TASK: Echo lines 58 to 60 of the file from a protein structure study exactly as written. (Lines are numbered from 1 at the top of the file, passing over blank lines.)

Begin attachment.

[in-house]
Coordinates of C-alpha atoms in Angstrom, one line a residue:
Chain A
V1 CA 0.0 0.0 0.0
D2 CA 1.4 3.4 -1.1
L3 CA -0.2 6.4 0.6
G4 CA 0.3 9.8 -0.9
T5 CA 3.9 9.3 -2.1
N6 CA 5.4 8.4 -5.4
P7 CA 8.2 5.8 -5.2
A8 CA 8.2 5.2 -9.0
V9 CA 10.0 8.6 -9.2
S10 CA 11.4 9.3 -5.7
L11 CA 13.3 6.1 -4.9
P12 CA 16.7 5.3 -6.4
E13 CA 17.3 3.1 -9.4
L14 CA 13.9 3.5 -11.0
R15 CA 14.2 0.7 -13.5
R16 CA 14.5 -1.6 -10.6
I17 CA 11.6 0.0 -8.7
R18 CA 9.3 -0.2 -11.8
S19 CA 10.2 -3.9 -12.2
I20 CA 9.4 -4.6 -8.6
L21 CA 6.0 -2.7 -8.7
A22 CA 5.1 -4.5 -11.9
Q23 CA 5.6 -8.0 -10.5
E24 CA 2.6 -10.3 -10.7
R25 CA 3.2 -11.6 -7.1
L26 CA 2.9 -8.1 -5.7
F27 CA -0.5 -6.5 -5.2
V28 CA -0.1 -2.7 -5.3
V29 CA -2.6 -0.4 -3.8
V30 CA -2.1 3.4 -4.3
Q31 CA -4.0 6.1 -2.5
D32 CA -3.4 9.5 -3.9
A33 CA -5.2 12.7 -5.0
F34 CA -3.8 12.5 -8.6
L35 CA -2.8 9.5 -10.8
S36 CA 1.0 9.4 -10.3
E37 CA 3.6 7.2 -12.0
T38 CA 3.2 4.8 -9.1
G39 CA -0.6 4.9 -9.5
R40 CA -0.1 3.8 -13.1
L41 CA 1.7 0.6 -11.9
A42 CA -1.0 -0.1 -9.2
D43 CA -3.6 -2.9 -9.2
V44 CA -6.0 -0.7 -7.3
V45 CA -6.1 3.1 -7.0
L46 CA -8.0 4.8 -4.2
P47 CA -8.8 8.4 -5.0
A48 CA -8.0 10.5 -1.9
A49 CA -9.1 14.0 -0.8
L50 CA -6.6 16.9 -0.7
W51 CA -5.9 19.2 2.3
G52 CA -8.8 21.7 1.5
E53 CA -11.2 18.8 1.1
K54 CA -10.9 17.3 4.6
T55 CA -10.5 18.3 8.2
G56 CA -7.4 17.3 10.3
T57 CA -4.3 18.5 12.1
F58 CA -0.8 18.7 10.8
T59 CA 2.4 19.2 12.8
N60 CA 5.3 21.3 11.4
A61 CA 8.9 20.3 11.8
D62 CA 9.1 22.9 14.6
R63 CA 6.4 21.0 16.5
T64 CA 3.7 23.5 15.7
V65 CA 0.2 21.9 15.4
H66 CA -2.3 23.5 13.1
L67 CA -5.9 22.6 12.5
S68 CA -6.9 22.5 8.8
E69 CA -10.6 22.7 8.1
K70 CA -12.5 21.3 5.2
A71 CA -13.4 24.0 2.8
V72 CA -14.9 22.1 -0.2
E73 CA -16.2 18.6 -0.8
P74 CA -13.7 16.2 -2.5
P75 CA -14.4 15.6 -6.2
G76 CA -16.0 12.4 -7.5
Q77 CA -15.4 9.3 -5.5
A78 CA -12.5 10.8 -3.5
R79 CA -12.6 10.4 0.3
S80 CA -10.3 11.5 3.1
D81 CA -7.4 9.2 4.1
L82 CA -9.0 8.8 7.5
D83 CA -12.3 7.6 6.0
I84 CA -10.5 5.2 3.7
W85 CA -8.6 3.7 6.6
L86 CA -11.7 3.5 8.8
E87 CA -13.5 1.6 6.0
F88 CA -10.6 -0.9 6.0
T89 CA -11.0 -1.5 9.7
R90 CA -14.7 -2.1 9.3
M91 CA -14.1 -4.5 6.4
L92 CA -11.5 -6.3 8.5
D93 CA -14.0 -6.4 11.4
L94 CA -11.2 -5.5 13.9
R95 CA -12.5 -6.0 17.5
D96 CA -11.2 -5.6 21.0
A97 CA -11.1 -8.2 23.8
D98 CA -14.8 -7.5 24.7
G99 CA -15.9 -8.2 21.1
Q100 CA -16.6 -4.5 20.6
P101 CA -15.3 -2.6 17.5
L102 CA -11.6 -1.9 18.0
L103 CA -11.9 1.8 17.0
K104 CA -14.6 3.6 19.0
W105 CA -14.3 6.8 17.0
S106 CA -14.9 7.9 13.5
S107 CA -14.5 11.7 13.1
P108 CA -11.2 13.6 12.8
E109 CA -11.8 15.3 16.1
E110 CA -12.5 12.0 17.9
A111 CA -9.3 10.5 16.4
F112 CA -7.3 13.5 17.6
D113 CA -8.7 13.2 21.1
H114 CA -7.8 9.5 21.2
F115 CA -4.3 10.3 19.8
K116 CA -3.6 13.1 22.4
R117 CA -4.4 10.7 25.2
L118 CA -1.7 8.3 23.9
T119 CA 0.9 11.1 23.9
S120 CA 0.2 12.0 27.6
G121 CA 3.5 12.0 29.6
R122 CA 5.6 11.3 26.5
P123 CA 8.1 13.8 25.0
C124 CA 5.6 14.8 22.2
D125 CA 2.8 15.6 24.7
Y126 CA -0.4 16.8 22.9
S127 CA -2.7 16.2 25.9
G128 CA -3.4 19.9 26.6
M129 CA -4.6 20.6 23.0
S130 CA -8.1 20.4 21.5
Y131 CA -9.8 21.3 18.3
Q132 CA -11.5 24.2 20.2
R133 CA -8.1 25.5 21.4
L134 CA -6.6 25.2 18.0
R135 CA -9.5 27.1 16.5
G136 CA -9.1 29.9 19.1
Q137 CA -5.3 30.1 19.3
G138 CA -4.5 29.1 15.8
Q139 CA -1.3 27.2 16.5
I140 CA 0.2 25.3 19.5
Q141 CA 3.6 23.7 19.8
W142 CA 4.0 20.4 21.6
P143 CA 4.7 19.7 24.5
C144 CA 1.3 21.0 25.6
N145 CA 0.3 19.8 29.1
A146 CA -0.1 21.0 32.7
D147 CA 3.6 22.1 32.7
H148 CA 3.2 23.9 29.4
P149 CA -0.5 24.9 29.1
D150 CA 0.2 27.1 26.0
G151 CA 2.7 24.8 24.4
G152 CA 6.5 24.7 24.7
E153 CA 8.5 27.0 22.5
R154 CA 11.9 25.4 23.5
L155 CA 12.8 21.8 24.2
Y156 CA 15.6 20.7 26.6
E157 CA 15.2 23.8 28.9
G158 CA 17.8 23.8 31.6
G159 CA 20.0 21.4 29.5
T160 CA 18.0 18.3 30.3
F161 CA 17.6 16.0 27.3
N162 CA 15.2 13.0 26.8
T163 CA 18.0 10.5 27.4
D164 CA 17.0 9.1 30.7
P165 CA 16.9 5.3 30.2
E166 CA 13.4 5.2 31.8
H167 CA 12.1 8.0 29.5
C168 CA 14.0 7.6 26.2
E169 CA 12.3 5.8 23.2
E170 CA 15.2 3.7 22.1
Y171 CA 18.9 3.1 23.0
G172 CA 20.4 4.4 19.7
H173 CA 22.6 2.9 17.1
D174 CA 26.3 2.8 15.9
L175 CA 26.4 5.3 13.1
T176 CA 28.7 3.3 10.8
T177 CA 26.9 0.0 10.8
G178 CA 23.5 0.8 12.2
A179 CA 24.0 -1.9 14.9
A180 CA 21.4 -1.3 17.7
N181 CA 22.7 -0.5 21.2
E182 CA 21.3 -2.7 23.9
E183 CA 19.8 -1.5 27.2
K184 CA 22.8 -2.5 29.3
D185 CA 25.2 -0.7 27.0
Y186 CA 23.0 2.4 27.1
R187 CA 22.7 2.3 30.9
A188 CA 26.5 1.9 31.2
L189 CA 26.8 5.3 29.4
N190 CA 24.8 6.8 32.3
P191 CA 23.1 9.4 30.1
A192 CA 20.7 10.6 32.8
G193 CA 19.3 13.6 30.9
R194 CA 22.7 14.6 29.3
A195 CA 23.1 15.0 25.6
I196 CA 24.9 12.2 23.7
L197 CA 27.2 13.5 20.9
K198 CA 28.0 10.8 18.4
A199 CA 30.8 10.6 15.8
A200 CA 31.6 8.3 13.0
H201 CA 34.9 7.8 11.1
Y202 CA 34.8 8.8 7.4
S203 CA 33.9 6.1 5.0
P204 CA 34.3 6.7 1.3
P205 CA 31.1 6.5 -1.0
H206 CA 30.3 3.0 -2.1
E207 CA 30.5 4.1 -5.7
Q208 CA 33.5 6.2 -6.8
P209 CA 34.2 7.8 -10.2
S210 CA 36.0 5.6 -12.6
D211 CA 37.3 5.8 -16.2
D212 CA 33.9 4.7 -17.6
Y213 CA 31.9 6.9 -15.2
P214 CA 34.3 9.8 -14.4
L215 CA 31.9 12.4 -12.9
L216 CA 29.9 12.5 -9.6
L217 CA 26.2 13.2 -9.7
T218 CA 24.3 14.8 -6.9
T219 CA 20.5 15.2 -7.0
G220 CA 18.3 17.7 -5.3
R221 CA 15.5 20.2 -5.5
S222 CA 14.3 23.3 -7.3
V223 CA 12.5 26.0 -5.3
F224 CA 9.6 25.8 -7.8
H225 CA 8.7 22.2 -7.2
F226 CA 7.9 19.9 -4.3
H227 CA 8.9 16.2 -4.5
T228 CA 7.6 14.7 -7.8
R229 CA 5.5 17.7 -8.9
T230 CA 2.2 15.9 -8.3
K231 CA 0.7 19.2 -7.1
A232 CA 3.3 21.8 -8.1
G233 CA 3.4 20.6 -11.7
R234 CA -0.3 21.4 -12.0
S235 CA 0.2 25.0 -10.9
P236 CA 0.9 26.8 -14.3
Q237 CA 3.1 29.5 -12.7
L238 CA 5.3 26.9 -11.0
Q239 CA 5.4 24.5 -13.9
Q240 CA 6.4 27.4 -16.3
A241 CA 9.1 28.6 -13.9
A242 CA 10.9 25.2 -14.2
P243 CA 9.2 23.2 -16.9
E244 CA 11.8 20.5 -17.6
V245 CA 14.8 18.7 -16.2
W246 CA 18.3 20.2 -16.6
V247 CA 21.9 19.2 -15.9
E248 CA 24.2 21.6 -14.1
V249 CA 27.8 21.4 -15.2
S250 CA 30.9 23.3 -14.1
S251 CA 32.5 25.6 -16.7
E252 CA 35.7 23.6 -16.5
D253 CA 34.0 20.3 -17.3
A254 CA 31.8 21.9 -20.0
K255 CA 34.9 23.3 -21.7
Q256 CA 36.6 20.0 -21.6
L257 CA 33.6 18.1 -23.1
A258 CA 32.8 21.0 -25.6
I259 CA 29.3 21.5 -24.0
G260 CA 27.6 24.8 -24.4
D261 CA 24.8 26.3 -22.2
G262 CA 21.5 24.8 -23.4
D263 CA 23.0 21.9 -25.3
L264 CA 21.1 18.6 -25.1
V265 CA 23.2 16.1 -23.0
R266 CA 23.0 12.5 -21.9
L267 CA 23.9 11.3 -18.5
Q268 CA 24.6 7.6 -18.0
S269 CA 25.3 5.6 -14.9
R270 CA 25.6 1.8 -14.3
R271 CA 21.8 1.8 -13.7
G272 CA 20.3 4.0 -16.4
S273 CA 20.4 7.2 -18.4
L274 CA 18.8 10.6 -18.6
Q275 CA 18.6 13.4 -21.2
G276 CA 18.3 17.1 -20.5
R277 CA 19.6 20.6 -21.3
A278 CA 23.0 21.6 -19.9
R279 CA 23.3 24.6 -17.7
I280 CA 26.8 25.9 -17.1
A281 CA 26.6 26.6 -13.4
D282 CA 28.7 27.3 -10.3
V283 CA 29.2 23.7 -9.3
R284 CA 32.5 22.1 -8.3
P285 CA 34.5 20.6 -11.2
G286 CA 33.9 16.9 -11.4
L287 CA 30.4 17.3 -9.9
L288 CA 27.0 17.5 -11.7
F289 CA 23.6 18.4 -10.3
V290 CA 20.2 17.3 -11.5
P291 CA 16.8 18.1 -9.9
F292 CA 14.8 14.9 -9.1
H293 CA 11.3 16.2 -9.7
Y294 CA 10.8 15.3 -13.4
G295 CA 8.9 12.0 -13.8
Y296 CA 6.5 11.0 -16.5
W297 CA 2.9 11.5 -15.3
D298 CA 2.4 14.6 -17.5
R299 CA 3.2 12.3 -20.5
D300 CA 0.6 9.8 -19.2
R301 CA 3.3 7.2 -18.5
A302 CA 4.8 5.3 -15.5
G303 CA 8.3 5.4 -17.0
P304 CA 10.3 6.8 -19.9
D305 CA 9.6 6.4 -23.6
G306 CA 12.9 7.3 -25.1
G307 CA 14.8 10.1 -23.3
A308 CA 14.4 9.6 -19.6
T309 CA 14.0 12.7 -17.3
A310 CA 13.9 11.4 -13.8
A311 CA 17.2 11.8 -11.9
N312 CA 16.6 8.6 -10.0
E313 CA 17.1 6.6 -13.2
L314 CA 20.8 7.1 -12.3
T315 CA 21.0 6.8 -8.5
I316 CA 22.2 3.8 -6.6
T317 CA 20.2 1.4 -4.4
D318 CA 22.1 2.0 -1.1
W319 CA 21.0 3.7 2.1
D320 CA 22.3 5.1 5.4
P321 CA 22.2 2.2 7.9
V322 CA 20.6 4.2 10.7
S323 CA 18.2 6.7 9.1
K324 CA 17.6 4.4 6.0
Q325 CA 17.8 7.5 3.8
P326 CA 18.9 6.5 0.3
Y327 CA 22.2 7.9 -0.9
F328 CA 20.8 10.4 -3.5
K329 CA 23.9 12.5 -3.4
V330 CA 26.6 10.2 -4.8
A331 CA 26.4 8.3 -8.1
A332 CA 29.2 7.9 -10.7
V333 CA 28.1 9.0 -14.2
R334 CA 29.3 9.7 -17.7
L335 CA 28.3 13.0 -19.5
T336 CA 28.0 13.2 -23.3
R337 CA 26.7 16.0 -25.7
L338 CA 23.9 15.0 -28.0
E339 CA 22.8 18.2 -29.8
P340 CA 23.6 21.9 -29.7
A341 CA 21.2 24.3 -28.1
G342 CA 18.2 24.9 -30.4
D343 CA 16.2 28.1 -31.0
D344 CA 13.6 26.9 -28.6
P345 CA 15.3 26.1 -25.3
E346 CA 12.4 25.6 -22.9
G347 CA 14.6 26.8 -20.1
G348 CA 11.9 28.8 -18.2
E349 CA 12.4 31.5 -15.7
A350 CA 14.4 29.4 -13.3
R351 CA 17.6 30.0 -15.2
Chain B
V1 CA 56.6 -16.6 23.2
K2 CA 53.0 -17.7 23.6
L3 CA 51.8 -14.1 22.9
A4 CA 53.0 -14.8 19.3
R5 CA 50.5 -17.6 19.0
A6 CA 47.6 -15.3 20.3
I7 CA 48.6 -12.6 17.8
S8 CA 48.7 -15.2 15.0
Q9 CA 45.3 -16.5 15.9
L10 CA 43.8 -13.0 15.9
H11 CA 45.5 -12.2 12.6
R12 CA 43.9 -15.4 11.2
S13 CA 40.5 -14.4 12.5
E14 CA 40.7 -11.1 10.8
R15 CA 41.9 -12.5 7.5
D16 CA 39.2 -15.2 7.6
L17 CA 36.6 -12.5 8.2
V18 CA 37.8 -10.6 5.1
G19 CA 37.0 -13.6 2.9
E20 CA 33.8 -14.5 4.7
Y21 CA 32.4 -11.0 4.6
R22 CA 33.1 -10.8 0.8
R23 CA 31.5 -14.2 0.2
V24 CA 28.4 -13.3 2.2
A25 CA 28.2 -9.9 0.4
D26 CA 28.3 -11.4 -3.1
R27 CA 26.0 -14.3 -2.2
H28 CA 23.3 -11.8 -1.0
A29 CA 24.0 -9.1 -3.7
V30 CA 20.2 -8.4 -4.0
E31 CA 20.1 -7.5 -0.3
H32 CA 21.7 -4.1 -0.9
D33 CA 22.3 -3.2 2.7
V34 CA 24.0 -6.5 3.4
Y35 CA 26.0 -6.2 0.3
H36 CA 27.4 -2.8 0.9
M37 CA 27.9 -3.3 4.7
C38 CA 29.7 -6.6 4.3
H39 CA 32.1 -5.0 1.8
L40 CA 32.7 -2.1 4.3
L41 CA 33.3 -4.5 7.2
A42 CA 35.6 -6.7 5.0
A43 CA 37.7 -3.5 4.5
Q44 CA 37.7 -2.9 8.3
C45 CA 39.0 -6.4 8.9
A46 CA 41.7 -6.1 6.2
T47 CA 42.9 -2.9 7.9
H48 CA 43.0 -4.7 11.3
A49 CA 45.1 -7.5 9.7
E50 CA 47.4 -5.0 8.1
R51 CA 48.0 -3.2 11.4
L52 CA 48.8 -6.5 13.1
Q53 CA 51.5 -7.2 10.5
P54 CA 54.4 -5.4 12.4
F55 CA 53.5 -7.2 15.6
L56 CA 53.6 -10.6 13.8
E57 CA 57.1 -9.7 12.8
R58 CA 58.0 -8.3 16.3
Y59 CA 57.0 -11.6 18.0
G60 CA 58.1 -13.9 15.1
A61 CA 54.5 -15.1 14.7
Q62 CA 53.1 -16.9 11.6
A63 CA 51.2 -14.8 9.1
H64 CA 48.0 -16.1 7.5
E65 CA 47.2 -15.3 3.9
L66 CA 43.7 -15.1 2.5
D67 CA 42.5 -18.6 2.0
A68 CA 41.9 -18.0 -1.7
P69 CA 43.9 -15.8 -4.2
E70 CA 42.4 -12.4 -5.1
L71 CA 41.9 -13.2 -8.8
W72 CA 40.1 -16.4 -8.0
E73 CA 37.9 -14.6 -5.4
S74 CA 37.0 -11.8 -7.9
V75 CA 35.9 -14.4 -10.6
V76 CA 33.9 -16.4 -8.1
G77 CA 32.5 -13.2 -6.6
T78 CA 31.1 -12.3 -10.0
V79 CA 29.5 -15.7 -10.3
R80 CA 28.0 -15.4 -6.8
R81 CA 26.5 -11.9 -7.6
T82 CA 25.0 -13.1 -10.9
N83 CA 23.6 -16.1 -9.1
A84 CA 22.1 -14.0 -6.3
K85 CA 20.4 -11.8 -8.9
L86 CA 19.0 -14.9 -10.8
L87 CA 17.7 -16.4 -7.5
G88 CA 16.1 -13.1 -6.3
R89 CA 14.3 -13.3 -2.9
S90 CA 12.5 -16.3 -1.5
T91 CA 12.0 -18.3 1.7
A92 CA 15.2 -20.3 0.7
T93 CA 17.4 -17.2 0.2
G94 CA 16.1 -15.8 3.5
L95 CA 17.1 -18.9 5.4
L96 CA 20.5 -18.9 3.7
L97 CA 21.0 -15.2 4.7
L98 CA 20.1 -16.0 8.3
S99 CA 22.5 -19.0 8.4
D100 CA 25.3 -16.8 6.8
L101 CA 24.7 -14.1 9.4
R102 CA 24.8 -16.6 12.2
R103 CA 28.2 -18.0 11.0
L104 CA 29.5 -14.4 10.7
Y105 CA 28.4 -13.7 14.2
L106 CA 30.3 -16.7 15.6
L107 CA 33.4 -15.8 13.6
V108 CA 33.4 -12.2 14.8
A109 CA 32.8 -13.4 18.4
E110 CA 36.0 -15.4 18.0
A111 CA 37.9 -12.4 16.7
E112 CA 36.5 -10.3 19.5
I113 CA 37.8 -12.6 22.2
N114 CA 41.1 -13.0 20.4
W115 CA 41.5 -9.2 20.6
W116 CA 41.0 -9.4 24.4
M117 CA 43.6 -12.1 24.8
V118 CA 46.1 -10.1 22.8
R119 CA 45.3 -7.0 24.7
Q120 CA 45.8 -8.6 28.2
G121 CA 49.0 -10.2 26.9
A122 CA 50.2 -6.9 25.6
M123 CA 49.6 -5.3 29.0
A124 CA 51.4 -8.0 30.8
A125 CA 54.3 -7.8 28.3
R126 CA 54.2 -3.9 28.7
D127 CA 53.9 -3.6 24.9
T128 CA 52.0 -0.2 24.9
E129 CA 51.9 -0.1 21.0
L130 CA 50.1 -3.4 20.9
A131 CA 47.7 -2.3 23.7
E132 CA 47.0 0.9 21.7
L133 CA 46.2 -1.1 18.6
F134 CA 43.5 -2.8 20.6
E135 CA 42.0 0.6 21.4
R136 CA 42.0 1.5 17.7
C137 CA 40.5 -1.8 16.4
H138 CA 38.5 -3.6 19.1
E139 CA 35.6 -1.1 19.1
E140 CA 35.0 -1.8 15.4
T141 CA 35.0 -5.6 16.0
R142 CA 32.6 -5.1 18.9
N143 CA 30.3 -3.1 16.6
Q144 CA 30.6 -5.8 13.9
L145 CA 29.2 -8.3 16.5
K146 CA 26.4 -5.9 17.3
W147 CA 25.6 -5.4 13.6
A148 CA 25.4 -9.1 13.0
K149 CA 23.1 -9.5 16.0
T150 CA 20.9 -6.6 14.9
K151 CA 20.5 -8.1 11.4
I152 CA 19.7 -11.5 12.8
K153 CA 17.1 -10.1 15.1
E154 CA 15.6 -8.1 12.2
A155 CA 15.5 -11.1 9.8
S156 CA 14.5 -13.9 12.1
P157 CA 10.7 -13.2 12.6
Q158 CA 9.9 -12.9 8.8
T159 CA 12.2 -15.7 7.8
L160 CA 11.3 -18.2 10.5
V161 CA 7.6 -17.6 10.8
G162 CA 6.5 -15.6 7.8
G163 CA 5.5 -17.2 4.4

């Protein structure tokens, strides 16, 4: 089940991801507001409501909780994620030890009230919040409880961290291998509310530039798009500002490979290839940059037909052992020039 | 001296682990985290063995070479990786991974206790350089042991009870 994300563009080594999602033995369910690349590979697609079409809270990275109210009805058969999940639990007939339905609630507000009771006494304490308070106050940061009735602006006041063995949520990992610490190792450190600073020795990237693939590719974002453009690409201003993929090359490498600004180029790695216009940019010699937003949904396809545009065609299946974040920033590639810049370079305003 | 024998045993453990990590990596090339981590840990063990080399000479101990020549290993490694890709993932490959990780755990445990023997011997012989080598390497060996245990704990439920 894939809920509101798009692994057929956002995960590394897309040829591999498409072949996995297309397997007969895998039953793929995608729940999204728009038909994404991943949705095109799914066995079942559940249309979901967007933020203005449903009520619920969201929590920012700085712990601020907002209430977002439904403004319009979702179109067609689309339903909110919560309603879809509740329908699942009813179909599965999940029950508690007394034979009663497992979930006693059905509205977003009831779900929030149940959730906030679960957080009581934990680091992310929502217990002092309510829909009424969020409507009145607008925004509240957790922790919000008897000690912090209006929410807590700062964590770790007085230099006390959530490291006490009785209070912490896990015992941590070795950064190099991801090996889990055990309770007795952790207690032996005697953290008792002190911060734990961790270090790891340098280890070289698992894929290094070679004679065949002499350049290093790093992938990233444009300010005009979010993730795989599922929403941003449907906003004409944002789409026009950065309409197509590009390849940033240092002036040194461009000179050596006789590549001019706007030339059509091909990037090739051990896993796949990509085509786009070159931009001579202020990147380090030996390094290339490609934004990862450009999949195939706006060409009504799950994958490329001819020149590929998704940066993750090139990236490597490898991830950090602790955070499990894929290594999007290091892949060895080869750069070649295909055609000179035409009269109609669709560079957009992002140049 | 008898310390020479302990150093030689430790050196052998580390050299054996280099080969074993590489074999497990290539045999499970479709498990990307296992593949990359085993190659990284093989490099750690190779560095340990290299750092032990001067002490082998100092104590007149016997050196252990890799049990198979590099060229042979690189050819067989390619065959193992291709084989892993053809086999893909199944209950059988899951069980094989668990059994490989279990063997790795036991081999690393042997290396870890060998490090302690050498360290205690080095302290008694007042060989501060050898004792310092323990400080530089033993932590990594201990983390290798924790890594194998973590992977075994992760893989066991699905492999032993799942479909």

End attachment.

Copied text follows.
T55 CA -10.5 18.3 8.2
G56 CA -7.4 17.3 10.3
T57 CA -4.3 18.5 12.1